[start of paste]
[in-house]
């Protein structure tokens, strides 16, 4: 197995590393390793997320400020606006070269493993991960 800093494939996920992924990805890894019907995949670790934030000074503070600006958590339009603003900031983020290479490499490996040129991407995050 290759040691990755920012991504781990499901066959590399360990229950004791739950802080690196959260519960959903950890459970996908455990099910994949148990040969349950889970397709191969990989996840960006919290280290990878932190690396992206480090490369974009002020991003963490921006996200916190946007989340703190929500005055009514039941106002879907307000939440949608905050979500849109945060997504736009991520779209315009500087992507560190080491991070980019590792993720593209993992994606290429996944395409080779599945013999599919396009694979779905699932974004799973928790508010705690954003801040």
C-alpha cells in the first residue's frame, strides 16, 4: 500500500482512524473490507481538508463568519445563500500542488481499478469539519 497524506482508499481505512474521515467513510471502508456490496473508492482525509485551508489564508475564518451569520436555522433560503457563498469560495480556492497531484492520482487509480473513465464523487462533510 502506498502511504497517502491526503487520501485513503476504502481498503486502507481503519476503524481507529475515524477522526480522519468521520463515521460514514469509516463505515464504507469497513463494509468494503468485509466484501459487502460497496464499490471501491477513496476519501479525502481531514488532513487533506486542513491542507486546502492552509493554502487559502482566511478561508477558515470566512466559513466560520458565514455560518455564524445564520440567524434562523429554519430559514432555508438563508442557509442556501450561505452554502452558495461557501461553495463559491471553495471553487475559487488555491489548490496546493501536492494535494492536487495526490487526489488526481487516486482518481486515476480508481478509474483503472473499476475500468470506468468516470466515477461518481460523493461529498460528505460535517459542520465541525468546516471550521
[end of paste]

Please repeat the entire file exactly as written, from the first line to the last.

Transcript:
[in-house]
């Protein structure tokens, strides 16, 4: 197995590393390793997320400020606006070269493993991960 800093494939996920992924990805890894019907995949670790934030000074503070600006958590339009603003900031983020290479490499490996040129991407995050 290759040691990755920012991504781990499901066959590399360990229950004791739950802080690196959260519960959903950890459970996908455990099910994949148990040969349950889970397709191969990989996840960006919290280290990878932190690396992206480090490369974009002020991003963490921006996200916190946007989340703190929500005055009514039941106002879907307000939440949608905050979500849109945060997504736009991520779209315009500087992507560190080491991070980019590792993720593209993992994606290429996944395409080779599945013999599919396009694979779905699932974004799973928790508010705690954003801040």
C-alpha cells in the first residue's frame, strides 16, 4: 500500500482512524473490507481538508463568519445563500500542488481499478469539519 497524506482508499481505512474521515467513510471502508456490496473508492482525509485551508489564508475564518451569520436555522433560503457563498469560495480556492497531484492520482487509480473513465464523487462533510 502506498502511504497517502491526503487520501485513503476504502481498503486502507481503519476503524481507529475515524477522526480522519468521520463515521460514514469509516463505515464504507469497513463494509468494503468485509466484501459487502460497496464499490471501491477513496476519501479525502481531514488532513487533506486542513491542507486546502492552509493554502487559502482566511478561508477558515470566512466559513466560520458565514455560518455564524445564520440567524434562523429554519430559514432555508438563508442557509442556501450561505452554502452558495461557501461553495463559491471553495471553487475559487488555491489548490496546493501536492494535494492536487495526490487526489488526481487516486482518481486515476480508481478509474483503472473499476475500468470506468468516470466515477461518481460523493461529498460528505460535517459542520465541525468546516471550521